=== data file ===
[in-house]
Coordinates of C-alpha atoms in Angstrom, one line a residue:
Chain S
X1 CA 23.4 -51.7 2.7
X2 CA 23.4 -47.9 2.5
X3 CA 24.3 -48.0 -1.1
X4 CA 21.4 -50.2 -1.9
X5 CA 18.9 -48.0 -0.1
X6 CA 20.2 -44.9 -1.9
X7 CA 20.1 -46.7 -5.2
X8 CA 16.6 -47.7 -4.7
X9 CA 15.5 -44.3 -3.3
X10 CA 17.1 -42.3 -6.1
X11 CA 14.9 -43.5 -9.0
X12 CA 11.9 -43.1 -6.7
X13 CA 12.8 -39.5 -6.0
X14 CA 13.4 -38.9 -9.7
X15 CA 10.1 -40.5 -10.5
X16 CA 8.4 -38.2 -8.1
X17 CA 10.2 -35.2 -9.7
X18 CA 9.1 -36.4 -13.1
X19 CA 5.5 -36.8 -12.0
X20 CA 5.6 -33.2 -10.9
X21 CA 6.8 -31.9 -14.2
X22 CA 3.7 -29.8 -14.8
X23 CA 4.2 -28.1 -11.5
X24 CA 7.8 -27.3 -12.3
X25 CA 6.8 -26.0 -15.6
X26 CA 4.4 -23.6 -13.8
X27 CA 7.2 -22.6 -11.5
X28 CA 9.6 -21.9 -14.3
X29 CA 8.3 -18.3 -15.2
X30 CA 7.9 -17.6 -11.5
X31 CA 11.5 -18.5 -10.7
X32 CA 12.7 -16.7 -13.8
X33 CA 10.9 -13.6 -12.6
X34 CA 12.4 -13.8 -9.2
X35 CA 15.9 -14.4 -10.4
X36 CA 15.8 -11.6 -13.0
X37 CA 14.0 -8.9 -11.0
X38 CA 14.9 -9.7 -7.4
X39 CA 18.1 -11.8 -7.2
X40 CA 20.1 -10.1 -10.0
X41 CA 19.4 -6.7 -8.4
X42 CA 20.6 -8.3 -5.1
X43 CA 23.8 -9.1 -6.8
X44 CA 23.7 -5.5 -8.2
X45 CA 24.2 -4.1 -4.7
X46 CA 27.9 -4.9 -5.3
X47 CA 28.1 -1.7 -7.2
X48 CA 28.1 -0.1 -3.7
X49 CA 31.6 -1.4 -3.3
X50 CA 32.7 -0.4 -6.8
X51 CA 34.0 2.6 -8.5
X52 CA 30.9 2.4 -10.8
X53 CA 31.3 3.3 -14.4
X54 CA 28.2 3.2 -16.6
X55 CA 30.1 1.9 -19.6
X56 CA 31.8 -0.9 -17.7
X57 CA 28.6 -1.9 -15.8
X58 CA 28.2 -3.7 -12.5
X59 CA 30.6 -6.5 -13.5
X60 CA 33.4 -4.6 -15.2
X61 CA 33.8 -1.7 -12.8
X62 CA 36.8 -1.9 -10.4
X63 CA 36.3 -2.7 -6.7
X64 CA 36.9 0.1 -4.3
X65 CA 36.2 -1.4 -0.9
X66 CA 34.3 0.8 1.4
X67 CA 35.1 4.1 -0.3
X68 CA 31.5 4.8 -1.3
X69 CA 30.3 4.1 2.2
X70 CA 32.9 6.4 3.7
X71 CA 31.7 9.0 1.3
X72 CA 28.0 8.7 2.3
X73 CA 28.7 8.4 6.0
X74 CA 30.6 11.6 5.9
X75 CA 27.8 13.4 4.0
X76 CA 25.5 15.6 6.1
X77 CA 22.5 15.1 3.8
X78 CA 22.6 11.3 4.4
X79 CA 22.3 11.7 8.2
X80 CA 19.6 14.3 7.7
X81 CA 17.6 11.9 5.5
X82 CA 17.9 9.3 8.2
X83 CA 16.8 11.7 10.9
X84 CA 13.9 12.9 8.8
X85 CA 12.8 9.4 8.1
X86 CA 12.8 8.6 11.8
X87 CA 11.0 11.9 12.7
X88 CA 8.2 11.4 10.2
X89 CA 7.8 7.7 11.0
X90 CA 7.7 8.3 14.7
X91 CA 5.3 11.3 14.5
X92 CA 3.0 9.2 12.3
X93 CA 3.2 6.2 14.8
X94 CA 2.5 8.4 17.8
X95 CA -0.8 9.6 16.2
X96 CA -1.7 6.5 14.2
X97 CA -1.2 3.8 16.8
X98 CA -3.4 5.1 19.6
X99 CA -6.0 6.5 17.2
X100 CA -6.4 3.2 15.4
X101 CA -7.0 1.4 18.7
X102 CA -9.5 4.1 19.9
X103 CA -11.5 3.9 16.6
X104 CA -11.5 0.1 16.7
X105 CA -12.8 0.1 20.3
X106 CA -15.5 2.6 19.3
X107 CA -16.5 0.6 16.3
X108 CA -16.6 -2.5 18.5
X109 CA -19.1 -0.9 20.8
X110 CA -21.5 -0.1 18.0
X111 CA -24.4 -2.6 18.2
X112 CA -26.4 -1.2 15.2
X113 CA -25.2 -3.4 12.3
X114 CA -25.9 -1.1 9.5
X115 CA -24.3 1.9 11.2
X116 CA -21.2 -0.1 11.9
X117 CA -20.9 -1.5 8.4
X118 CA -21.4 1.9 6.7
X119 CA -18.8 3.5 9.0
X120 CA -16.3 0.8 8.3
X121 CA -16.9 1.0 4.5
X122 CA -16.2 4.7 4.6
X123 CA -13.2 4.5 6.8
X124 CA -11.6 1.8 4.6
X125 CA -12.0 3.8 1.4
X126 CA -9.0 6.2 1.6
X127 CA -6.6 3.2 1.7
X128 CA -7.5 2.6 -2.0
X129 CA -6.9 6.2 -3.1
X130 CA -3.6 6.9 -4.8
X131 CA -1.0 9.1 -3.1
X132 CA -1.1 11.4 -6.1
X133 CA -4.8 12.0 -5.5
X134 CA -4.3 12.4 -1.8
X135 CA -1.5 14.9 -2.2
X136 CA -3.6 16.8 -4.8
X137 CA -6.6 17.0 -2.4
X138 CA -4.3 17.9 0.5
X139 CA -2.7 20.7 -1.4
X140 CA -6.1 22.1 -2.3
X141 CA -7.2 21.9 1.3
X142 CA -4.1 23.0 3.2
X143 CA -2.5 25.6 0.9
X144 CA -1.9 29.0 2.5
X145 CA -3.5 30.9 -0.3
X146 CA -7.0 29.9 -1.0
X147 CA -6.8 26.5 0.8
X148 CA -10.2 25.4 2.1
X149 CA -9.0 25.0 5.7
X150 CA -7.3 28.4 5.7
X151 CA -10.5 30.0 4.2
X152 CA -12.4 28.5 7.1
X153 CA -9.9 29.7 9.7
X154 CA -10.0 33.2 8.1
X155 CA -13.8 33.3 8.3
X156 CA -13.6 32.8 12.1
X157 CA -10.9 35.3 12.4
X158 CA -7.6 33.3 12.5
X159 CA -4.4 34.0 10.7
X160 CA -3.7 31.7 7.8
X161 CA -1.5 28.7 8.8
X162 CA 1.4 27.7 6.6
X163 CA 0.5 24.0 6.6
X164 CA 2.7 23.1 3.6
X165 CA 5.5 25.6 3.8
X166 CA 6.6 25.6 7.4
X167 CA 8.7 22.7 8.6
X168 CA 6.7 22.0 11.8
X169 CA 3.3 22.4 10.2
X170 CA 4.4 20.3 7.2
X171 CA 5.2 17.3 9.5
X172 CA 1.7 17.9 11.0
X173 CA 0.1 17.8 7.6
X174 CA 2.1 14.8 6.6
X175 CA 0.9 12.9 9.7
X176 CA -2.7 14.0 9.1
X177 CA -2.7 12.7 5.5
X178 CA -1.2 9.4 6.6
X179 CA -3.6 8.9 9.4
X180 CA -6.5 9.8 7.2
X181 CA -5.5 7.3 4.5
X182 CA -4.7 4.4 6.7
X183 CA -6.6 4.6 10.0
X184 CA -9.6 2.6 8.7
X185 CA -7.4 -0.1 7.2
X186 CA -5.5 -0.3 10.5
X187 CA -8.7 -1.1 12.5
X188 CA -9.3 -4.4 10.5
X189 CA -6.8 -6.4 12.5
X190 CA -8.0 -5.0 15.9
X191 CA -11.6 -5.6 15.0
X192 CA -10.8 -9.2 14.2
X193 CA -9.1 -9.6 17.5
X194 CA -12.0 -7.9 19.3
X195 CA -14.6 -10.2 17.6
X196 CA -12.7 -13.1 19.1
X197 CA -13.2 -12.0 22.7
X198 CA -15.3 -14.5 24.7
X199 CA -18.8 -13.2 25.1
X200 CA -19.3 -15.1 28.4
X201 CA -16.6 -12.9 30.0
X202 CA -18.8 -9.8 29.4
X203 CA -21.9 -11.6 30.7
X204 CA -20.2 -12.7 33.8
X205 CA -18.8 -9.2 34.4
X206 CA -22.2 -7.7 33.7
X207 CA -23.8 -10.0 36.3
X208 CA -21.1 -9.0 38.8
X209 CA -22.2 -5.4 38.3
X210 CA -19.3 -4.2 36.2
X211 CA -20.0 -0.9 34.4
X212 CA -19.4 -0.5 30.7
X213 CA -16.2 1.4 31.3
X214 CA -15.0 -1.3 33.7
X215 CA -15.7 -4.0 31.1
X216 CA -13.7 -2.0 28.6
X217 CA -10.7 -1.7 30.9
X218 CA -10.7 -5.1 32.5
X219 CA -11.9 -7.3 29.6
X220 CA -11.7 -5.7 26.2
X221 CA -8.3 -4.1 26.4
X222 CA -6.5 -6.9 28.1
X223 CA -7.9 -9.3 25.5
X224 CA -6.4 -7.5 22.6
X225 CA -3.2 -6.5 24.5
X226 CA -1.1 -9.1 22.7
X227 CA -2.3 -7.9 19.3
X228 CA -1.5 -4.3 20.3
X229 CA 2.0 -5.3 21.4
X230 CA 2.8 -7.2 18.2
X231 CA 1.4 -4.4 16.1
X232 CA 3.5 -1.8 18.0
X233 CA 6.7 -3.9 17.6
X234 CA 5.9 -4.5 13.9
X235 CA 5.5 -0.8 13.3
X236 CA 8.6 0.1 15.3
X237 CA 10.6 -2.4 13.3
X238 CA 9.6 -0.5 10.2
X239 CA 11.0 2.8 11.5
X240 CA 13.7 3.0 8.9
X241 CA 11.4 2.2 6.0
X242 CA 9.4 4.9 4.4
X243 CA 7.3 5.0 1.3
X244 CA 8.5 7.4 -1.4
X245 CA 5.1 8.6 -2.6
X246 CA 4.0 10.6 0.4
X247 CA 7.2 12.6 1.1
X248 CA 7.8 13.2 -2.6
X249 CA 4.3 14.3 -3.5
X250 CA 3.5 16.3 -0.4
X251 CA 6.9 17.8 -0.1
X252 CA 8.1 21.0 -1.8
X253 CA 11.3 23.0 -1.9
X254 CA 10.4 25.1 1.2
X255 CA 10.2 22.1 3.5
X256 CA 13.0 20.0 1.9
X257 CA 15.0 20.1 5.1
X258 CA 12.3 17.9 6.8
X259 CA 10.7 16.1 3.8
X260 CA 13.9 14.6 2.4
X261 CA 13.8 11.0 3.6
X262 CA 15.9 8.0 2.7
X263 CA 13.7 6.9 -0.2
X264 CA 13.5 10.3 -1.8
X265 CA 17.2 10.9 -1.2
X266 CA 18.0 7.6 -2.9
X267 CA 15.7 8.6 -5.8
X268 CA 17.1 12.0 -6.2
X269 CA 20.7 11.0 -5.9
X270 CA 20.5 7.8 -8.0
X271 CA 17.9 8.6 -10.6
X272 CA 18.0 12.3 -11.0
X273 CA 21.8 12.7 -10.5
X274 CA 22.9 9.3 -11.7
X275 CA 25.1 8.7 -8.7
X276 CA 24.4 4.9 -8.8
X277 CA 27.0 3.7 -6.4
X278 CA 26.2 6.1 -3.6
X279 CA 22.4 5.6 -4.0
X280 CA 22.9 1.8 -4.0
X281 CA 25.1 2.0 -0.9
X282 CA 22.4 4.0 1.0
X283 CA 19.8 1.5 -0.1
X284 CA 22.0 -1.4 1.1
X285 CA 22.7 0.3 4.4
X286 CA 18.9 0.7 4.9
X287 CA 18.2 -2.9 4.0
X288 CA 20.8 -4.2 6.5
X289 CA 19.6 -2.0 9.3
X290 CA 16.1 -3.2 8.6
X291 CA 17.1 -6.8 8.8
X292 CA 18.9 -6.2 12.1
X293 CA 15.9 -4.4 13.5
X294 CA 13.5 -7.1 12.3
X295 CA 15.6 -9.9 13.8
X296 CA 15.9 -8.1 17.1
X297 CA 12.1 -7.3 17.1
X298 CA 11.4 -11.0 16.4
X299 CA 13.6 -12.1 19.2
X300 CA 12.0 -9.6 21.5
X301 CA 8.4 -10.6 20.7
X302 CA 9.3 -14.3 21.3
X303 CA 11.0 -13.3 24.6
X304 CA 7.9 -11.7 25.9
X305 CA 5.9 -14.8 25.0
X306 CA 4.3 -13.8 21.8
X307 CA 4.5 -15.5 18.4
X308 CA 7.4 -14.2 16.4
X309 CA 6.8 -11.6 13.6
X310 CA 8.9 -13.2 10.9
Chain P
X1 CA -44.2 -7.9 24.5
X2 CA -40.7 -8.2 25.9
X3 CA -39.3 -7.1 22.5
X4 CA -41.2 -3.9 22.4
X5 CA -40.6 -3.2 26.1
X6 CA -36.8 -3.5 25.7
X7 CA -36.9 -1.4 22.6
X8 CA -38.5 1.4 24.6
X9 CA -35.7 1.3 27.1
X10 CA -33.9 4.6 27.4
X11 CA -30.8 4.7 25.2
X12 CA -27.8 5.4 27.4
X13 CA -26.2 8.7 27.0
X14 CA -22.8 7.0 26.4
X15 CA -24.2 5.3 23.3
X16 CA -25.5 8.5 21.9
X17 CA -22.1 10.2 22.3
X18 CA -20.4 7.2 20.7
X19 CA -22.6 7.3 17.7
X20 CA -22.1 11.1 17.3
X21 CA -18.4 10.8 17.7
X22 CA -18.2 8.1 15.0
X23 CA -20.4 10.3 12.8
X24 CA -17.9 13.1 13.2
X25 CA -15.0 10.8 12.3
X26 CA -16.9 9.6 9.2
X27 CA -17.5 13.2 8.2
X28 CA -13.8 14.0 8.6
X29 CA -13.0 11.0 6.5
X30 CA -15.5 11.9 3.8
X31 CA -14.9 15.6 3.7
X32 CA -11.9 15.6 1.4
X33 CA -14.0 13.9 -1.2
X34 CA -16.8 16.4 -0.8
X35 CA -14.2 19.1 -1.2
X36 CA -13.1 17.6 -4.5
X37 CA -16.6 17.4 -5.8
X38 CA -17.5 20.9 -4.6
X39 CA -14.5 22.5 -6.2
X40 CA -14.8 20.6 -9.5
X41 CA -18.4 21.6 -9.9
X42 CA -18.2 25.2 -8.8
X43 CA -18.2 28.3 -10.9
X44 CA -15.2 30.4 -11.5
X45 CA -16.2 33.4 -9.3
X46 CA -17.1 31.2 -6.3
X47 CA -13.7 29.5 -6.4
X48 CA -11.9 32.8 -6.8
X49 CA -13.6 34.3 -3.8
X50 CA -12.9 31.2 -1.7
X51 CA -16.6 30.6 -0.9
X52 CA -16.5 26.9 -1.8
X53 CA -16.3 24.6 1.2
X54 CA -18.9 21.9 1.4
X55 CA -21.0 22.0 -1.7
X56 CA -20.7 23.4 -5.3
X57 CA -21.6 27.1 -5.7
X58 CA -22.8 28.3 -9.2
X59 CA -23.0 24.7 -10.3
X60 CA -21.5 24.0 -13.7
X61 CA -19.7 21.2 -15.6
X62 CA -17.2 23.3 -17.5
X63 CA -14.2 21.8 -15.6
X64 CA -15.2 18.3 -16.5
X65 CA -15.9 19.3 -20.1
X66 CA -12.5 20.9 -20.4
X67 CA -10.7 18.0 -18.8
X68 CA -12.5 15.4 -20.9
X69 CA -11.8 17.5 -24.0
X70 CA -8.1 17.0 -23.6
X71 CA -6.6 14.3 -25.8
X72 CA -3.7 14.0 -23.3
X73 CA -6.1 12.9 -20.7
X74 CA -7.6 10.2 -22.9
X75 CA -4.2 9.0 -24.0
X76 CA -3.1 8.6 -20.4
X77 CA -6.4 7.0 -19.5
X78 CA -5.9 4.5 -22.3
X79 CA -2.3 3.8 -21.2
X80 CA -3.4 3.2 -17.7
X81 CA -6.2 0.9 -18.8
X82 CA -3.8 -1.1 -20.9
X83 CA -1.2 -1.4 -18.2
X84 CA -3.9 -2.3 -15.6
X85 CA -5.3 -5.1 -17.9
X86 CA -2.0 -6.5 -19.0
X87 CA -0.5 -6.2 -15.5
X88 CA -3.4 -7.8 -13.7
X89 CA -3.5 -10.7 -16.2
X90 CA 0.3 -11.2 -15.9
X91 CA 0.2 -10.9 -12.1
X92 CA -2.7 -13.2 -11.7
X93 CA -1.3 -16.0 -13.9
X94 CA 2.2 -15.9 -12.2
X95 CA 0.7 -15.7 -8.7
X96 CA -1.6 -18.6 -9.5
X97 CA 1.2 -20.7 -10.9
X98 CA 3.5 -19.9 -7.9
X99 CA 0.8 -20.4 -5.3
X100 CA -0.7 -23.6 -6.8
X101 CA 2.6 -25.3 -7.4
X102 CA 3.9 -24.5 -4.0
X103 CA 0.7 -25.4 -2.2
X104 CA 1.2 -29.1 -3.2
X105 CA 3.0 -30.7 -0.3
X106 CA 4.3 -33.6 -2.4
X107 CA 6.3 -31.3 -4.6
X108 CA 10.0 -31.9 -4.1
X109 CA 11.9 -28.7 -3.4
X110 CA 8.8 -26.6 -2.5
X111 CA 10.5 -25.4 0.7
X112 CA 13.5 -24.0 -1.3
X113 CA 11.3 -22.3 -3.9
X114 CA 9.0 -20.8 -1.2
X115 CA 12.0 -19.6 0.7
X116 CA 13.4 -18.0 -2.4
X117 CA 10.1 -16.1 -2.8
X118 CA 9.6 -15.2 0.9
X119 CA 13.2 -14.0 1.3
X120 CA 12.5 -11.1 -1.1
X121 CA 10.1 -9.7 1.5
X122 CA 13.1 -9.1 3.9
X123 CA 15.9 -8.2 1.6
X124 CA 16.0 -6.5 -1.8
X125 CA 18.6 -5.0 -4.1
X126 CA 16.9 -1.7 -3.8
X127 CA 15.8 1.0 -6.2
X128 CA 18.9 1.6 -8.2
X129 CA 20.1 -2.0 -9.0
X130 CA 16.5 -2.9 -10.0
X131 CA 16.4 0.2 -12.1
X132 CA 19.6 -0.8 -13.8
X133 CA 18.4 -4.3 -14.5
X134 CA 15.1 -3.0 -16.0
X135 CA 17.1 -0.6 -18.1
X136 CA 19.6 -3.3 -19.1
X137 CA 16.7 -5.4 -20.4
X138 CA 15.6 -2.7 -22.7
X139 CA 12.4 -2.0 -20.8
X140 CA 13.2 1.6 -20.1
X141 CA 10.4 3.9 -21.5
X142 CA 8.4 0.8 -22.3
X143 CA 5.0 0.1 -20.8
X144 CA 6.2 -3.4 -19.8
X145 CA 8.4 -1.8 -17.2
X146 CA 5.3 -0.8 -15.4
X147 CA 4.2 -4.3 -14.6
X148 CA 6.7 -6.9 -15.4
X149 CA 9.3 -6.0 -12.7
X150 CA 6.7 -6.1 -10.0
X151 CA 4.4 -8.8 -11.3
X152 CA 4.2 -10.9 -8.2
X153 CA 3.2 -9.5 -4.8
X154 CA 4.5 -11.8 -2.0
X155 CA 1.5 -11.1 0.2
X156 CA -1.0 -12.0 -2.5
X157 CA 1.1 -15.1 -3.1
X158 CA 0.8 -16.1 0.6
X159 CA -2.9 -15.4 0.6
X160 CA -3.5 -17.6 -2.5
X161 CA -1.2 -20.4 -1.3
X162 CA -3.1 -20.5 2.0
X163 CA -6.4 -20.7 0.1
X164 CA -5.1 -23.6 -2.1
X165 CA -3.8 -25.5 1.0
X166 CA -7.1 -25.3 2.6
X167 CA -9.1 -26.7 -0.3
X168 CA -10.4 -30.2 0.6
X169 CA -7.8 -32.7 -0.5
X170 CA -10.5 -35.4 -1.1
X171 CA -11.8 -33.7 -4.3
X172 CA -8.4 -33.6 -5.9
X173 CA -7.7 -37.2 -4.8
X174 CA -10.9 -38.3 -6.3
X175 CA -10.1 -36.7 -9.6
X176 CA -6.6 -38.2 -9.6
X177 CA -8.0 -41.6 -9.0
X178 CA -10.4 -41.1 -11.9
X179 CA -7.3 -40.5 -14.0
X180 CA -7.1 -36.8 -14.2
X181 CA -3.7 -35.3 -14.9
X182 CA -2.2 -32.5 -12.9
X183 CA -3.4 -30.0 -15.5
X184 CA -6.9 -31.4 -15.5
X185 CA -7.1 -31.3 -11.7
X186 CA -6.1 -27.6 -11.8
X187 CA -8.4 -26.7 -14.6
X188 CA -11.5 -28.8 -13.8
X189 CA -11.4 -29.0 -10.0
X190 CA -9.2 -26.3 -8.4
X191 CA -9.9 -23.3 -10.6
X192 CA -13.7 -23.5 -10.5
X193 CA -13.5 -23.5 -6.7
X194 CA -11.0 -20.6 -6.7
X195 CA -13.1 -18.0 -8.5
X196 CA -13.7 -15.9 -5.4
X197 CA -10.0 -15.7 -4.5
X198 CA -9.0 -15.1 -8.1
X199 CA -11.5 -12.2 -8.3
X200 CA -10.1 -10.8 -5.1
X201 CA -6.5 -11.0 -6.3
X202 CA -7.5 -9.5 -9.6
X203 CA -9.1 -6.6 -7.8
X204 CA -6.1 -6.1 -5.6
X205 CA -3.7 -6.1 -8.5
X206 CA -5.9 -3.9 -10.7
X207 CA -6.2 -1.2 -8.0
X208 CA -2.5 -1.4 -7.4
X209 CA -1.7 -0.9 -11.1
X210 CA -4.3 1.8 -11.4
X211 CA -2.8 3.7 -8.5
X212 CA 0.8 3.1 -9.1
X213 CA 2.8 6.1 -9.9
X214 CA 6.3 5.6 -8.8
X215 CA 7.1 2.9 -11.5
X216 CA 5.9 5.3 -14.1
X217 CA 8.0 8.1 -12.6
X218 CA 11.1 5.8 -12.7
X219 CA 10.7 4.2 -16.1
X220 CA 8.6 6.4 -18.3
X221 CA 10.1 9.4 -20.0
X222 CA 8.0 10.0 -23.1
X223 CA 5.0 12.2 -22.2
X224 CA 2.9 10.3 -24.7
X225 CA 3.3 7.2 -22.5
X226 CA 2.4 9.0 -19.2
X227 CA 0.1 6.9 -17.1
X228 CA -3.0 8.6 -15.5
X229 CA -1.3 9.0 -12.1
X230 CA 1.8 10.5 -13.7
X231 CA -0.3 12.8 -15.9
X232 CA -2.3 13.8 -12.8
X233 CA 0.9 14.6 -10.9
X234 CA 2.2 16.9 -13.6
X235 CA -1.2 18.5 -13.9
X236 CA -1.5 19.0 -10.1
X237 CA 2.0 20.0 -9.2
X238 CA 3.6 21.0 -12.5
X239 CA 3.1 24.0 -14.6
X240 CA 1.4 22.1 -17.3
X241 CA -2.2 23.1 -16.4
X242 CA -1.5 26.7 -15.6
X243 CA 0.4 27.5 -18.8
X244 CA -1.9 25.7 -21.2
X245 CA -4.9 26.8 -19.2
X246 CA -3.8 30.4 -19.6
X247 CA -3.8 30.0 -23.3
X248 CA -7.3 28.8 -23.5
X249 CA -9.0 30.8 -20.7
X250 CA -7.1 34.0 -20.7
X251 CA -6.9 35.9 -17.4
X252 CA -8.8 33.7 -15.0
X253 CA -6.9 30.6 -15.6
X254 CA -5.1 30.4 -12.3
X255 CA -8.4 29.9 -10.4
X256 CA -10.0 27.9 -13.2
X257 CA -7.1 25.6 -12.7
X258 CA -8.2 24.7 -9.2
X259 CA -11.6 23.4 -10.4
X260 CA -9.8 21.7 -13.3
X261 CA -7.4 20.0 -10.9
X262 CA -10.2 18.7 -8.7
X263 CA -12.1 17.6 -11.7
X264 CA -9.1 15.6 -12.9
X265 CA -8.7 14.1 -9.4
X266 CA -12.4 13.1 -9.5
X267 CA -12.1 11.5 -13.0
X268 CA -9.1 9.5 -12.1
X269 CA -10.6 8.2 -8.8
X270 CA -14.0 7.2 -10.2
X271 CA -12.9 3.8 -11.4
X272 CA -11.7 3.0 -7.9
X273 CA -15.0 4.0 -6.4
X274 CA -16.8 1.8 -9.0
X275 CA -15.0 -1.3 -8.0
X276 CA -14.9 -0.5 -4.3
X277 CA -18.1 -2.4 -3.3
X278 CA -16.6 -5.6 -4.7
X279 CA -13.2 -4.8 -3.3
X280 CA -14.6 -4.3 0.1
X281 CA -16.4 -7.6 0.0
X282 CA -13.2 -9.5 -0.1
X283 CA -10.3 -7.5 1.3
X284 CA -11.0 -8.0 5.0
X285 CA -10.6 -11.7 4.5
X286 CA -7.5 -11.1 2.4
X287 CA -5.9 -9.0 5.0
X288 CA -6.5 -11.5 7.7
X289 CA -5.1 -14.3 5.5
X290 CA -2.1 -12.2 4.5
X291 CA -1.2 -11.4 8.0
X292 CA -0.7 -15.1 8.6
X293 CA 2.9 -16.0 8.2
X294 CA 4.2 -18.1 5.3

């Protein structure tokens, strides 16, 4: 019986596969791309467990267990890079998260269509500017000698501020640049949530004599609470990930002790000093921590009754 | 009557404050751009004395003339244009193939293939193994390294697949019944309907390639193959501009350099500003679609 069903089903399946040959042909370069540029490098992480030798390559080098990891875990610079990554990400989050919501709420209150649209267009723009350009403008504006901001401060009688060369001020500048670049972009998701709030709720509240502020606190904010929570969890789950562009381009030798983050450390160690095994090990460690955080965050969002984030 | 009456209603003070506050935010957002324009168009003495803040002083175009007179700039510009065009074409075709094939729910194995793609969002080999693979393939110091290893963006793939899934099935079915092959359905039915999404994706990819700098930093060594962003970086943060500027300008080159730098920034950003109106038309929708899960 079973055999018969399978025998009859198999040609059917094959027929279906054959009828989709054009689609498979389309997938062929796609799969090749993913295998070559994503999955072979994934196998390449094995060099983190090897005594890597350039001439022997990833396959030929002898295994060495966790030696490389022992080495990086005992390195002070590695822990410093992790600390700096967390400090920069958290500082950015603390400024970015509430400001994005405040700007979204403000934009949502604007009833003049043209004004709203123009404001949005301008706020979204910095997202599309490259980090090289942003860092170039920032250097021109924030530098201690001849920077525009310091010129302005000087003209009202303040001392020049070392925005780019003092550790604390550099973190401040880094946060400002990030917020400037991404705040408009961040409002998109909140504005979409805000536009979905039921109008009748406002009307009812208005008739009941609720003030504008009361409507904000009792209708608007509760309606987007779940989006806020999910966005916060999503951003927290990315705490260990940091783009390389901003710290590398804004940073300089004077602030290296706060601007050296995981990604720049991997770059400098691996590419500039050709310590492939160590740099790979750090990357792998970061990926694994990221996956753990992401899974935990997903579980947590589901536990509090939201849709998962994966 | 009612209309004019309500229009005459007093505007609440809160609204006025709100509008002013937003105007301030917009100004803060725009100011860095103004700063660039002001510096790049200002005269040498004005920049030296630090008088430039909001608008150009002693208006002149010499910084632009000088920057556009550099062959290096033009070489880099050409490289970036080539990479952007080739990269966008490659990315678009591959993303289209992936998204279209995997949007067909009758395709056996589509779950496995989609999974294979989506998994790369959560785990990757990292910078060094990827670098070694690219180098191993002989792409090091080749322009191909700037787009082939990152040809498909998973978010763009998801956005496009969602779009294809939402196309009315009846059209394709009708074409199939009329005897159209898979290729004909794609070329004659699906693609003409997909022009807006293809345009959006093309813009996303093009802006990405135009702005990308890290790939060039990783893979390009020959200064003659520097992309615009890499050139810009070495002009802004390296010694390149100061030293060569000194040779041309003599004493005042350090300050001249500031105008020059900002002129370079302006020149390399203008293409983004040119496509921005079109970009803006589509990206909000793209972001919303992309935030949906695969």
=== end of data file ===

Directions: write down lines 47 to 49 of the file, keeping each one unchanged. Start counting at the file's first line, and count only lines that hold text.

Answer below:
X44 CA 23.7 -5.5 -8.2
X45 CA 24.2 -4.1 -4.7
X46 CA 27.9 -4.9 -5.3